18th Century Elegance And Some 6,500sq Ft Of Space With Views Over The Citadel Of Rye

The Victorian elegance of Mountsfield House stands in stark contrast to the town’s history of smuggling and piracy.

Some 20-odd miles to the south of Bewl Water, the historic Cinque Port of Rye stands at the confluence of three rivers — the Rother, the Tillingham and the Brede — where the high land of the Weald reaches the coast. In medieval times, Rye was an important port for the shipment of Wealden iron. It was later a haunt of smugglers, who met in the town’s Mermaid Inn until, in the late 18th century, the notorious Hawkhurst Gang was finally dispersed and its members hanged.

The extremely pleasant drawing room.

In the 19th and 20th centuries, the town was much favoured by writers, playwrights, artists and musicians. Today, its location on the edge of Romney Marsh, less than two miles from the sea, ensures that it remains one of the remotest and least populated areas of South-East England.

Now that’s a proper dining room.

For Christia, Lady Ampthill, who, in 1998, bought one of the town’s landmark houses, Grade II-listed Mountsfield House on Rye Hill, from the owner of the Mermaid Inn, Rye is quite simply ‘the ideal place to live’. Mountsfield House, now for sale through Will Peppitt of Savills at a guide price of £3.95m, was built in 1776 by Thomas Phillips Lamb, who was MP for Rye and the son of Thomas Lamb, a long-time mayor of the town, who lived at Mountsfield Lodge next door. In the early 1800s, the house was owned by the South Eastern Railway company, which billeted workers there before selling in 1849 to a Mr Plomley, who removed the top storey when putting the house back in order.

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The light and spacious kitchen, with the new orangery to the rear.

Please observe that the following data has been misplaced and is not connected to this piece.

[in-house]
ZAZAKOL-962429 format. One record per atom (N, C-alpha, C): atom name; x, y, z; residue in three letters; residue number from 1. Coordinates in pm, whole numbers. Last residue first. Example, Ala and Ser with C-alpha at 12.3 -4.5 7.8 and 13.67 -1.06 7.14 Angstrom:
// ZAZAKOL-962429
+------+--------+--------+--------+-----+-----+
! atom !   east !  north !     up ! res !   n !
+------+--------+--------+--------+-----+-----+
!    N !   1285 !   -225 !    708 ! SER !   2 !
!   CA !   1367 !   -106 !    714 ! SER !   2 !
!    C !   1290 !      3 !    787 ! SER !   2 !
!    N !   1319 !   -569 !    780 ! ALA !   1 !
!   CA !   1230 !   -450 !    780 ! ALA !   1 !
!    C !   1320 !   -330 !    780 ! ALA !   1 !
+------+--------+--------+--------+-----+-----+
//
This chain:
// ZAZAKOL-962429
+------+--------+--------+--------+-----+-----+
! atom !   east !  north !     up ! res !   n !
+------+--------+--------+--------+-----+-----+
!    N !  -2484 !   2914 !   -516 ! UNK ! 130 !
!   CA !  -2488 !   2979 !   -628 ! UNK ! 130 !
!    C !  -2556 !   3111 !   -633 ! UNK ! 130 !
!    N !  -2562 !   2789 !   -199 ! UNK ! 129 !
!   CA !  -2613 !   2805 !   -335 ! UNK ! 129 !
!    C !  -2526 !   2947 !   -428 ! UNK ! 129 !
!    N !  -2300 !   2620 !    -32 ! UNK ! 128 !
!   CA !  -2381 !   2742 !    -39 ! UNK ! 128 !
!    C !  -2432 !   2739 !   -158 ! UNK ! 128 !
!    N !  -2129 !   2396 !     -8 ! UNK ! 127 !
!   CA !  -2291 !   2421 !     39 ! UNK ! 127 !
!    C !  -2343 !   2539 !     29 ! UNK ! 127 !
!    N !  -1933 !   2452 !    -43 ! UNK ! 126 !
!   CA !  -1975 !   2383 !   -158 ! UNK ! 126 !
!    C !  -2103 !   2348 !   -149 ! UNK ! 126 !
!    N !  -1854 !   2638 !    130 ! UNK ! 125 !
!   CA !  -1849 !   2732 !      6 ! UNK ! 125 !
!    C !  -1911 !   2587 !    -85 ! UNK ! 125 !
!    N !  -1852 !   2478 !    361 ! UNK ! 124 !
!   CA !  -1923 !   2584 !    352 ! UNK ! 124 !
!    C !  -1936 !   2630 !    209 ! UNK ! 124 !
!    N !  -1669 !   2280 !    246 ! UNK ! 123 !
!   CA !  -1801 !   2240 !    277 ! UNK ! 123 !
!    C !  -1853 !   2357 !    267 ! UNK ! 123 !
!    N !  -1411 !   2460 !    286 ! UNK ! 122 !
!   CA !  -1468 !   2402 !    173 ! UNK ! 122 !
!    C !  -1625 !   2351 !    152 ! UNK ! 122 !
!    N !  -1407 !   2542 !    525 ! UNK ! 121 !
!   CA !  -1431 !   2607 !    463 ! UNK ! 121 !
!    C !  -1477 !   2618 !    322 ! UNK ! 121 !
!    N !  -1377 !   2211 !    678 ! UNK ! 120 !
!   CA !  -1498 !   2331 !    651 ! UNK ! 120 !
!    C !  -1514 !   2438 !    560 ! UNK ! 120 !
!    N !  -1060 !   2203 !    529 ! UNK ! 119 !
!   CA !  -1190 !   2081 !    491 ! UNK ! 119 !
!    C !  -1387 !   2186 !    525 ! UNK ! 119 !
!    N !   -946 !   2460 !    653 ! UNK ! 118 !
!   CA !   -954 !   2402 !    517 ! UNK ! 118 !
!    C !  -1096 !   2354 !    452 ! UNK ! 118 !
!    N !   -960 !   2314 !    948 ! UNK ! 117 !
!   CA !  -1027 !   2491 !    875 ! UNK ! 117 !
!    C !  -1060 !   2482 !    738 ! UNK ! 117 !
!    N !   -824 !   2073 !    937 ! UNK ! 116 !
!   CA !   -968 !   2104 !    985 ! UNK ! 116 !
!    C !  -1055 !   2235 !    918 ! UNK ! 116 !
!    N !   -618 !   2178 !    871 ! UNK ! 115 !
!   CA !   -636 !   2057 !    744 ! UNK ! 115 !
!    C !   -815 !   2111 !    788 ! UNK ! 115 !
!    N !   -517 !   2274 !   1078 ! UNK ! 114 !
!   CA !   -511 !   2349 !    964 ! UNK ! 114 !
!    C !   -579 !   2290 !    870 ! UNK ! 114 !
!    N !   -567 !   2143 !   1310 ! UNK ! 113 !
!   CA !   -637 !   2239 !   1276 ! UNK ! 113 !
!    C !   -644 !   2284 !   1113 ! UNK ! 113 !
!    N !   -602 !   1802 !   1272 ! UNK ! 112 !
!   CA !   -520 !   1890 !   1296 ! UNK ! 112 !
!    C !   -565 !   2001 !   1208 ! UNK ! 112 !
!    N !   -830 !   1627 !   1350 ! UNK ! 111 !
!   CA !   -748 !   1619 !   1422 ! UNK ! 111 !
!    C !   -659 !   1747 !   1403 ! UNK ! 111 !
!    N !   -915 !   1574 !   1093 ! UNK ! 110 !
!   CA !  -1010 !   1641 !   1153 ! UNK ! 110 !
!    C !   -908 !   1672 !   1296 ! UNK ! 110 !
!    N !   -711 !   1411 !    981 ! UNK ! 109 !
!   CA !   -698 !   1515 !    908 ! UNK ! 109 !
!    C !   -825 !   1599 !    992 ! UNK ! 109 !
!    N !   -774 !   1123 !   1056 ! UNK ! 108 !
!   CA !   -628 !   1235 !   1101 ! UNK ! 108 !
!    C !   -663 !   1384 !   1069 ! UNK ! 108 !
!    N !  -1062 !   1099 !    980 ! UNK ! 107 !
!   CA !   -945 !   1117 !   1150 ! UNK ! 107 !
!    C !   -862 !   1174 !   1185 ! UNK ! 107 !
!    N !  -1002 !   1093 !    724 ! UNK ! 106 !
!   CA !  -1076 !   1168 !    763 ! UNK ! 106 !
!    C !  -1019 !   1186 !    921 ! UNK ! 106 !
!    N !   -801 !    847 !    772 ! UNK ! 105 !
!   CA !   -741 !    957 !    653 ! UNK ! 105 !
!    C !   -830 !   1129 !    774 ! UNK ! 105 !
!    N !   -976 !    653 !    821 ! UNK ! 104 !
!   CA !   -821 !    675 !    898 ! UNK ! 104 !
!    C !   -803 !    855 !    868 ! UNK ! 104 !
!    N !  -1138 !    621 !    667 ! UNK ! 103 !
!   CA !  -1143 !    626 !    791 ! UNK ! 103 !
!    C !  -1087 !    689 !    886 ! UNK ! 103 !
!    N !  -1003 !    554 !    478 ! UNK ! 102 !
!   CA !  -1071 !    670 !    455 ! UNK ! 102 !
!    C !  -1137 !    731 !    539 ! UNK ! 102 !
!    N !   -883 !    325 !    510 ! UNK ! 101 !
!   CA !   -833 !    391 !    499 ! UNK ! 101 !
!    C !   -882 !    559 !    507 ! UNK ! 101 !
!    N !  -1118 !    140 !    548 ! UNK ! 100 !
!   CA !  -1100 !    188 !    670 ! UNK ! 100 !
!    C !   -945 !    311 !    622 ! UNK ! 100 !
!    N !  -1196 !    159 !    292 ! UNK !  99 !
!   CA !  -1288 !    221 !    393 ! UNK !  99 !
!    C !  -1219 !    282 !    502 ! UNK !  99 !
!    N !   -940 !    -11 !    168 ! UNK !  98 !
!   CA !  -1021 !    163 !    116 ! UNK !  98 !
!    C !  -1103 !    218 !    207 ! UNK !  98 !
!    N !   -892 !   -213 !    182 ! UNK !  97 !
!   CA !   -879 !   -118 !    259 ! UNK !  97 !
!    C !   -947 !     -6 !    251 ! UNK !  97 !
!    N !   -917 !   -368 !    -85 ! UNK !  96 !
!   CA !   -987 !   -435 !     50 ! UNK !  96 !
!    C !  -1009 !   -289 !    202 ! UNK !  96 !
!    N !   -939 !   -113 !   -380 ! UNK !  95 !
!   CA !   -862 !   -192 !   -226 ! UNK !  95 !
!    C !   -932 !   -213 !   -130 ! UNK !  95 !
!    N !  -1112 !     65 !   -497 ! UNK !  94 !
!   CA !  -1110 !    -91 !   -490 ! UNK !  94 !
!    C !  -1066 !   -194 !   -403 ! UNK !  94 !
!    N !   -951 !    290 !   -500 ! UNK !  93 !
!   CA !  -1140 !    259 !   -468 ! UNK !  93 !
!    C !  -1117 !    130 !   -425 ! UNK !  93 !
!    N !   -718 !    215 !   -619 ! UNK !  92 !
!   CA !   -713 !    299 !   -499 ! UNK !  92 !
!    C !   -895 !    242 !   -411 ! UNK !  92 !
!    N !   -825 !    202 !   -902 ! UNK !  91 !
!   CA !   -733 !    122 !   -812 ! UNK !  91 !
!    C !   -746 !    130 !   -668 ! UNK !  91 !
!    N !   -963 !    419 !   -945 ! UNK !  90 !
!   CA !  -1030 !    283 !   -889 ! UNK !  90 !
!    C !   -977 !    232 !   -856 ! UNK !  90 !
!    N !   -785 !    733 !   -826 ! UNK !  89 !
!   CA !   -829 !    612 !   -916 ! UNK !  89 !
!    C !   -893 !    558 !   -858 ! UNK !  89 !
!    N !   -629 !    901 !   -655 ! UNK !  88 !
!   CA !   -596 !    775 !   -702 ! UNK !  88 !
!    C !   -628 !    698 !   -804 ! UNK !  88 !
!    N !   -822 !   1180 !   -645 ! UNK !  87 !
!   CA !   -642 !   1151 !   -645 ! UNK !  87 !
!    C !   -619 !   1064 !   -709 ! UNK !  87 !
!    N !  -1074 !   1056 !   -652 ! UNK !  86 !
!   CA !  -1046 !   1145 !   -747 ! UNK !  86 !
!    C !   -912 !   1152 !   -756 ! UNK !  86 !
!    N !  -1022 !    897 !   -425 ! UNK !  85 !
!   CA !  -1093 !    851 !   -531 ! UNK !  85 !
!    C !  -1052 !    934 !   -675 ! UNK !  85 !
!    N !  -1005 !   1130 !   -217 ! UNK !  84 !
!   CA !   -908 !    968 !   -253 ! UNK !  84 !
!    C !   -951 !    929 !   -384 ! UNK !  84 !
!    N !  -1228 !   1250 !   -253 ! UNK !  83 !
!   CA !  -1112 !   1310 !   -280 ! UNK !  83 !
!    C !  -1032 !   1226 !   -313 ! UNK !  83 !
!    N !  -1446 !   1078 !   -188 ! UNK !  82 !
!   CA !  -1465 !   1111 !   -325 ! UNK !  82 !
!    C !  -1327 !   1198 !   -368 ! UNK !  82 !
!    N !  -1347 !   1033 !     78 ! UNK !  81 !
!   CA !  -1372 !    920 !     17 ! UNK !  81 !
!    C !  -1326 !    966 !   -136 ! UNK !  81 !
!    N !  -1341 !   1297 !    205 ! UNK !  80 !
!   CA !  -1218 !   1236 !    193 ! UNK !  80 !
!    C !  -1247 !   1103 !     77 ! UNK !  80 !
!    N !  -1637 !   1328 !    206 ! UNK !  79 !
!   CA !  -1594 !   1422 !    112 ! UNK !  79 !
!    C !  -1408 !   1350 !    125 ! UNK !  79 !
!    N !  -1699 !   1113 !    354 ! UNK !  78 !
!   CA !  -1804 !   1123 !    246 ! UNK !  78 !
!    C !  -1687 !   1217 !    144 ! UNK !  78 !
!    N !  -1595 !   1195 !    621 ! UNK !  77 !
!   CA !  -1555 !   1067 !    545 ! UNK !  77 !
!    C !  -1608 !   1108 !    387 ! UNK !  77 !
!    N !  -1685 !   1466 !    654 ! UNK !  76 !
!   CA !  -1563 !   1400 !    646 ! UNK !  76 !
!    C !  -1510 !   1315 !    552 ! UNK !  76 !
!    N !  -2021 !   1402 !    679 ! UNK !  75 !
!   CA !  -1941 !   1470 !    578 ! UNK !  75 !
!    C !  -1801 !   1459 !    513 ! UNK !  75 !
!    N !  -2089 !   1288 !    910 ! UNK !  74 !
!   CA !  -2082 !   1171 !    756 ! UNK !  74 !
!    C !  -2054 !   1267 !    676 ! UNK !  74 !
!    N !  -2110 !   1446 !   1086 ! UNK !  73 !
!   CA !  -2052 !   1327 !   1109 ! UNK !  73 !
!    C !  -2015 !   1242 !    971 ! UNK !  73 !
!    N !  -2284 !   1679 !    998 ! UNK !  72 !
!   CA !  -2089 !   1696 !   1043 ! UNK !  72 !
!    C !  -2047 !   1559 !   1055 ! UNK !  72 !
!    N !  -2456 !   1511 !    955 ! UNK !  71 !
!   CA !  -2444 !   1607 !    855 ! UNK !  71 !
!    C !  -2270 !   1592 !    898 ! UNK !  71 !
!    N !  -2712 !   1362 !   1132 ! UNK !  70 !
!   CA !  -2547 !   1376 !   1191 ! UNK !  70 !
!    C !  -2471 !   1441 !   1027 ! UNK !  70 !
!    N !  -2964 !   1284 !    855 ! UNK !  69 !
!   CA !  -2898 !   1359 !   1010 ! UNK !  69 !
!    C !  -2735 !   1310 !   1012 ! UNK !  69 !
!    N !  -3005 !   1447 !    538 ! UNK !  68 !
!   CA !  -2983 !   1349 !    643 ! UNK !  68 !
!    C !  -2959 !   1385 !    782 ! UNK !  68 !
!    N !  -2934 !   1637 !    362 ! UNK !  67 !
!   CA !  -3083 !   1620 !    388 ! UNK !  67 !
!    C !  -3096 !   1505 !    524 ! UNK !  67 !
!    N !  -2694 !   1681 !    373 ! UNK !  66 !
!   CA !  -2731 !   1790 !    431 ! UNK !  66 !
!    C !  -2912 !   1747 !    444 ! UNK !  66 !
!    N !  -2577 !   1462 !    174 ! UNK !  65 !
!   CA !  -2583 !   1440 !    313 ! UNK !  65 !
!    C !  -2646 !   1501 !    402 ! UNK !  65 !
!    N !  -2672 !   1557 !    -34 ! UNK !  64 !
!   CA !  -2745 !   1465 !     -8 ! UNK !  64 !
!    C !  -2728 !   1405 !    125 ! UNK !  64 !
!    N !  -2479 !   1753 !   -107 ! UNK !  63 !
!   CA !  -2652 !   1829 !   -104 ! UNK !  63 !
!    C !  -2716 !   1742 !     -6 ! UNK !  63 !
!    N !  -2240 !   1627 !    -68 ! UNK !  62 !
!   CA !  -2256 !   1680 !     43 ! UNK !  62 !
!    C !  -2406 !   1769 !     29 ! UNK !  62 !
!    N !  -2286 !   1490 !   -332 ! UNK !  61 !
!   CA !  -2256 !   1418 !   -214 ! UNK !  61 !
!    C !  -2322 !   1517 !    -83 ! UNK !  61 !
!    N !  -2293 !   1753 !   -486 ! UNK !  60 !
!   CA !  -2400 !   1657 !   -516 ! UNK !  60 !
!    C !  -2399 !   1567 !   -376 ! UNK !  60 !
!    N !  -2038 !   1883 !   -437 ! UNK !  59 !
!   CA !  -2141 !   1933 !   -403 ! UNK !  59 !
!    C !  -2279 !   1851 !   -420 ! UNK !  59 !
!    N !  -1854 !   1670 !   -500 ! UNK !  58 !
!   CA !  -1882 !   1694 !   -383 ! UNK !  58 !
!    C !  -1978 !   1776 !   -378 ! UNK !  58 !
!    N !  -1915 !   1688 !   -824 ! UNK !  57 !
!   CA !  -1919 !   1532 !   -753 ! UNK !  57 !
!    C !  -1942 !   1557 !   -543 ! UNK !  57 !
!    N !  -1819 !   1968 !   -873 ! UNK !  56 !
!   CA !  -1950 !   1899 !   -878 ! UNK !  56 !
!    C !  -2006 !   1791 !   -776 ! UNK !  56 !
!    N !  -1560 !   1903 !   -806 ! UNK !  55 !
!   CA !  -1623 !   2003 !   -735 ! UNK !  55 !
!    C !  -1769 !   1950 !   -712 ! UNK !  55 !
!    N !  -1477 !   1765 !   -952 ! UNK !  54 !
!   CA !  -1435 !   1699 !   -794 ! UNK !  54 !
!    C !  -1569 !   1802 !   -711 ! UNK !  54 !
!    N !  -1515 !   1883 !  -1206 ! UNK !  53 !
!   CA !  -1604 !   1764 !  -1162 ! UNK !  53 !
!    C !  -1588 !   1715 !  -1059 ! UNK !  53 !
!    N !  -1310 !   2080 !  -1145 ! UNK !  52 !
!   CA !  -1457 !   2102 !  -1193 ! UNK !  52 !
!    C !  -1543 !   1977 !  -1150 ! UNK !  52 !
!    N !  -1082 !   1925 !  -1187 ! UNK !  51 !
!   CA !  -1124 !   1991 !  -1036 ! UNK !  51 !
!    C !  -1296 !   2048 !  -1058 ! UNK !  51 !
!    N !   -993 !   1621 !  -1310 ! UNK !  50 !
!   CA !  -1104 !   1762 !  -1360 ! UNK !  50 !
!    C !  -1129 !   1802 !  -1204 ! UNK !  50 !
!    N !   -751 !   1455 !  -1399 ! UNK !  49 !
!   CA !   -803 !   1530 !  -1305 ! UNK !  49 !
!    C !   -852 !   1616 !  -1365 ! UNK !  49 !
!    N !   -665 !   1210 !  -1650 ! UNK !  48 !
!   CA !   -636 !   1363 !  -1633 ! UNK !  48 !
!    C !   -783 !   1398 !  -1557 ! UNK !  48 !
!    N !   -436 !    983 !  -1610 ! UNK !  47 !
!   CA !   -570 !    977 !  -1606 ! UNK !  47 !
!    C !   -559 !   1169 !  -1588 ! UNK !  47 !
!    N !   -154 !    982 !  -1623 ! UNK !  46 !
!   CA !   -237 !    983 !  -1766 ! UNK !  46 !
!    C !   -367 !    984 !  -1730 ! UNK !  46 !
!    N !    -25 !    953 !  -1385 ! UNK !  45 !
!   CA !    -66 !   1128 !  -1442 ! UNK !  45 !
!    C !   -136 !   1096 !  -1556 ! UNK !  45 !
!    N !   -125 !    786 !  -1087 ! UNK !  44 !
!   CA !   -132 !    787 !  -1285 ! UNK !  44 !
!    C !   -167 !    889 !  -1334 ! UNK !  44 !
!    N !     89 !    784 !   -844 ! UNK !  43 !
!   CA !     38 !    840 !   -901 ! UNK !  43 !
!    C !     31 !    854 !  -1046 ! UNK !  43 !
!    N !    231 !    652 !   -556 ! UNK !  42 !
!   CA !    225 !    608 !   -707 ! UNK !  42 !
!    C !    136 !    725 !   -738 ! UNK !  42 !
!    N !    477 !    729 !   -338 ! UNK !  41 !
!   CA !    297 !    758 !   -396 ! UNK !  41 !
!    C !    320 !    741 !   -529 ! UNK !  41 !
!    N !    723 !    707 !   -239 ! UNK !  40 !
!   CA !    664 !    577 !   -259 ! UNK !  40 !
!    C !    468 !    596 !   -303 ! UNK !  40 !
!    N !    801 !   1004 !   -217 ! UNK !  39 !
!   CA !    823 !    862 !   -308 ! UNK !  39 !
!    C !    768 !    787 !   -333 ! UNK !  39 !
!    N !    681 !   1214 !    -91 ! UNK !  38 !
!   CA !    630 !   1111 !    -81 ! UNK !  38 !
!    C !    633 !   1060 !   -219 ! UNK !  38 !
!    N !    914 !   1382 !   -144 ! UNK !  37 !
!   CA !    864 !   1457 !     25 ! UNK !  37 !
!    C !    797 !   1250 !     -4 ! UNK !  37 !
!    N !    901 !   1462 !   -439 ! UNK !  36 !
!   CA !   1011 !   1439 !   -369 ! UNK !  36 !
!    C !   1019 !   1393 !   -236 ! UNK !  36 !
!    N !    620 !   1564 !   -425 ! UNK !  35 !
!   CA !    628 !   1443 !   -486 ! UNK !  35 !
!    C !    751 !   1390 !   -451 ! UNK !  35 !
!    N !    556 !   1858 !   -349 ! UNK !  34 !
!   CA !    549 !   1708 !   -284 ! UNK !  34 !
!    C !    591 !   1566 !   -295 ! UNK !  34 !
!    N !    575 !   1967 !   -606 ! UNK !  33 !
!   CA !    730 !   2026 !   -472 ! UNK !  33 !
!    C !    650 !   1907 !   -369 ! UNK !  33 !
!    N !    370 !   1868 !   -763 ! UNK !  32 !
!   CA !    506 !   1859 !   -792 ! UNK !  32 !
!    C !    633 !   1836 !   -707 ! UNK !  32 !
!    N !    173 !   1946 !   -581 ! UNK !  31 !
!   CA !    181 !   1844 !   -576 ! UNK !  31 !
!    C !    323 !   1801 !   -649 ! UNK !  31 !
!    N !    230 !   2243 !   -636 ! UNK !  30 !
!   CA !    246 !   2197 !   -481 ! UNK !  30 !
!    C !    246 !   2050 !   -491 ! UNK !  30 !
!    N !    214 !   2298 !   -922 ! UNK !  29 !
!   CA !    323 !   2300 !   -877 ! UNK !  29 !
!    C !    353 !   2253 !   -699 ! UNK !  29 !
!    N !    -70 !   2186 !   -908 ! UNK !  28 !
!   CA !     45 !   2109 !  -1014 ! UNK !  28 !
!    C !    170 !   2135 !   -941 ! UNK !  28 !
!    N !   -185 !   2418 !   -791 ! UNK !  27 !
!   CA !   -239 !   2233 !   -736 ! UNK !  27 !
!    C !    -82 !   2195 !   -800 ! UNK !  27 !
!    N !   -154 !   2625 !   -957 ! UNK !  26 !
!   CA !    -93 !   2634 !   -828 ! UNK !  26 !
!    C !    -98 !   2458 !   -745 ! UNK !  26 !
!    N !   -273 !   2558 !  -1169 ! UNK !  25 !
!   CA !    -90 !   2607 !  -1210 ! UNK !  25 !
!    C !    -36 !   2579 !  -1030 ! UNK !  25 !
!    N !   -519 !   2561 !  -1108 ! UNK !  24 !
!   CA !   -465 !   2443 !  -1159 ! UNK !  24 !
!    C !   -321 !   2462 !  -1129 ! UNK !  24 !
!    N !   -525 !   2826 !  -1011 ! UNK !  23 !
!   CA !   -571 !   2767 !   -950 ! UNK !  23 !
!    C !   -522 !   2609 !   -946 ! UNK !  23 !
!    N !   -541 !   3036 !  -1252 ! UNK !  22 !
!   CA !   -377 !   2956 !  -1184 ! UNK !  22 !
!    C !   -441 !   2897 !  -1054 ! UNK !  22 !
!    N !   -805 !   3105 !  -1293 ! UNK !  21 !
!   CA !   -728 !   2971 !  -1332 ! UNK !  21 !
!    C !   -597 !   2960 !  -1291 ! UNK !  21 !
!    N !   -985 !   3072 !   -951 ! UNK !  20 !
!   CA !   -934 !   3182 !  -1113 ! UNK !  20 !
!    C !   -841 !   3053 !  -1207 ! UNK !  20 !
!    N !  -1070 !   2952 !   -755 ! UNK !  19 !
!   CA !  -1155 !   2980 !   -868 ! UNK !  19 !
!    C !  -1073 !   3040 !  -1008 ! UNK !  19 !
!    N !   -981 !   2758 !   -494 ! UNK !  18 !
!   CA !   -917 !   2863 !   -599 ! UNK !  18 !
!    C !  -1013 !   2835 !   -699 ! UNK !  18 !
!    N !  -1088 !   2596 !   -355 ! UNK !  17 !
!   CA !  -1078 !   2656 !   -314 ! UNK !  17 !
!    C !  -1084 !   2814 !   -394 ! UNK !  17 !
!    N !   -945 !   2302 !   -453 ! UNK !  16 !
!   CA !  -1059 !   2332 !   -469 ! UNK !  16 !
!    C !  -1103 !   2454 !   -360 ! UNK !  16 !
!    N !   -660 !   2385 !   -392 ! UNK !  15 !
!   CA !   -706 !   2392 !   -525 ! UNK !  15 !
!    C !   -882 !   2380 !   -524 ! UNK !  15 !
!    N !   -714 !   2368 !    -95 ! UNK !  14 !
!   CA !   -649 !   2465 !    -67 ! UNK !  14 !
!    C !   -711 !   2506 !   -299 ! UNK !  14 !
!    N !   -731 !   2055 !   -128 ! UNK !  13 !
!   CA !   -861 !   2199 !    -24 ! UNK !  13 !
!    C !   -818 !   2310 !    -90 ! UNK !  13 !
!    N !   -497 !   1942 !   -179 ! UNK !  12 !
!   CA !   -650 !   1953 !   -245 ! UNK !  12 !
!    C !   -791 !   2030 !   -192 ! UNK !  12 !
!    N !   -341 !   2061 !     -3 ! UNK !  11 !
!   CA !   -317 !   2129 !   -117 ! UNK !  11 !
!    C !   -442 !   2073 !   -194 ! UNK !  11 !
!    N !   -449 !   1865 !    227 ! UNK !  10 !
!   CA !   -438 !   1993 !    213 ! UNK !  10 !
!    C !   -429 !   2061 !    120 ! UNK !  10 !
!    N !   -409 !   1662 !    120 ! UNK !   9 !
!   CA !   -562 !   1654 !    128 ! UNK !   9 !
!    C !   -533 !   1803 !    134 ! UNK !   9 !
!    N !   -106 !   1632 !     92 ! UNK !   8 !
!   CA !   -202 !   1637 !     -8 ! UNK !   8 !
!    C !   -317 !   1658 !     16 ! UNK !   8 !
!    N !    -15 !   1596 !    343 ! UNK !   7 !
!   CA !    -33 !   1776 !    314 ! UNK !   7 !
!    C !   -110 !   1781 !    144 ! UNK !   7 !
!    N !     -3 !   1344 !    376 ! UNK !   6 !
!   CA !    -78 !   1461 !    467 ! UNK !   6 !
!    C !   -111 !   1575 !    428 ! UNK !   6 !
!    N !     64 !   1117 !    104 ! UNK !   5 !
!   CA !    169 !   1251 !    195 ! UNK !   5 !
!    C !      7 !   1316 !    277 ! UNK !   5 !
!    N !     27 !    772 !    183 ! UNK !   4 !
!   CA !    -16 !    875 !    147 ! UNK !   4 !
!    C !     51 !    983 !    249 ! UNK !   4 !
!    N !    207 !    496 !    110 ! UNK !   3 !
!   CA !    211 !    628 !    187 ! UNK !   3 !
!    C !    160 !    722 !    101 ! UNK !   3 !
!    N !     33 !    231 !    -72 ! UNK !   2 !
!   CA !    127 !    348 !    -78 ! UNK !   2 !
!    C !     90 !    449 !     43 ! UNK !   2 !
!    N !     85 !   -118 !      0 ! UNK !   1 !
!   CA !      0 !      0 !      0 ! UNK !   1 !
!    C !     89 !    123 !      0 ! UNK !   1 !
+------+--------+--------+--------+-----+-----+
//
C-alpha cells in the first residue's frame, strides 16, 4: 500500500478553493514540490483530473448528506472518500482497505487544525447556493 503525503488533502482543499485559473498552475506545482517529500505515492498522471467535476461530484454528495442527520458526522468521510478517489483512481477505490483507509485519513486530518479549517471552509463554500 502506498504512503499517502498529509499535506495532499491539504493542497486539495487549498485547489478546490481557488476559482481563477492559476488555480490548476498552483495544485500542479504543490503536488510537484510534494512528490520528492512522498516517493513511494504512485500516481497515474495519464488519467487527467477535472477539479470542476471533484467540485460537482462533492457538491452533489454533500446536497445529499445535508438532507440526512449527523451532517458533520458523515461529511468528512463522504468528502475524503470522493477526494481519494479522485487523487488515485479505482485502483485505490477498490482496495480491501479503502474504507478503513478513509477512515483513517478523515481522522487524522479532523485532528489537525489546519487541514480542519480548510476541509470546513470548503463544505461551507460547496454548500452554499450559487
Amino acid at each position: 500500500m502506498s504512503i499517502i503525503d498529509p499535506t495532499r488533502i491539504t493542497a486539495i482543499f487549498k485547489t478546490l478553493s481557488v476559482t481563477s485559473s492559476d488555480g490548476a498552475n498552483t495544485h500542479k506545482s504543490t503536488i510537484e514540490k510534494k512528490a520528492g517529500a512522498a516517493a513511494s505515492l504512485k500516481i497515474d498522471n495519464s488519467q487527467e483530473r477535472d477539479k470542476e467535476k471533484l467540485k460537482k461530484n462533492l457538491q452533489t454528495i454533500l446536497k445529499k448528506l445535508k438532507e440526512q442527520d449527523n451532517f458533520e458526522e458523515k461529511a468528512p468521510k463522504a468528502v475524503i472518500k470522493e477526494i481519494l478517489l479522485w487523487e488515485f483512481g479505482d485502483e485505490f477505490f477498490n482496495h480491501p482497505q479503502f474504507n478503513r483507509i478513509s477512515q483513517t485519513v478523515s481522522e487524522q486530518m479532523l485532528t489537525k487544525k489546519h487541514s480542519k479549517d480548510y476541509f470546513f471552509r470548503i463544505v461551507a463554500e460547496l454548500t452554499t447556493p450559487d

Mountsfield House had been on the market for years and was in dire need of renovation when Lady Ampthill moved in and embarked on a root-and-branch programme of repair and modernisation. She also created the property’s 2½ acres of lovely gardens and grounds, including the secluded walled garden, which is a particular source of delight; local designers were commissioned to create a large orangery to improve the original kitchen and the back of the house.

The property viewed from above, with Lady Ampthill’s manicured gardens and the garden flat visible in the top left.

Approached along a tree-lined drive, the house stands on the outskirts of the historic hilltop town with views towards the citadel of Rye. Originally timber-frame with mathematical tiles to create the illusion of a grand, brick-built house, it later saw the addition of stone and stucco details and porches. Mountsfield House offers some 6,500sq ft of elegant, well-planned living space, including four main reception rooms, six bedrooms and six bathrooms. Further accommodation is available in the two-bedroom garden flat and the converted stables.

Mountsfield House is for sale with Savills for £3.95 million. For more information and pictures, click here

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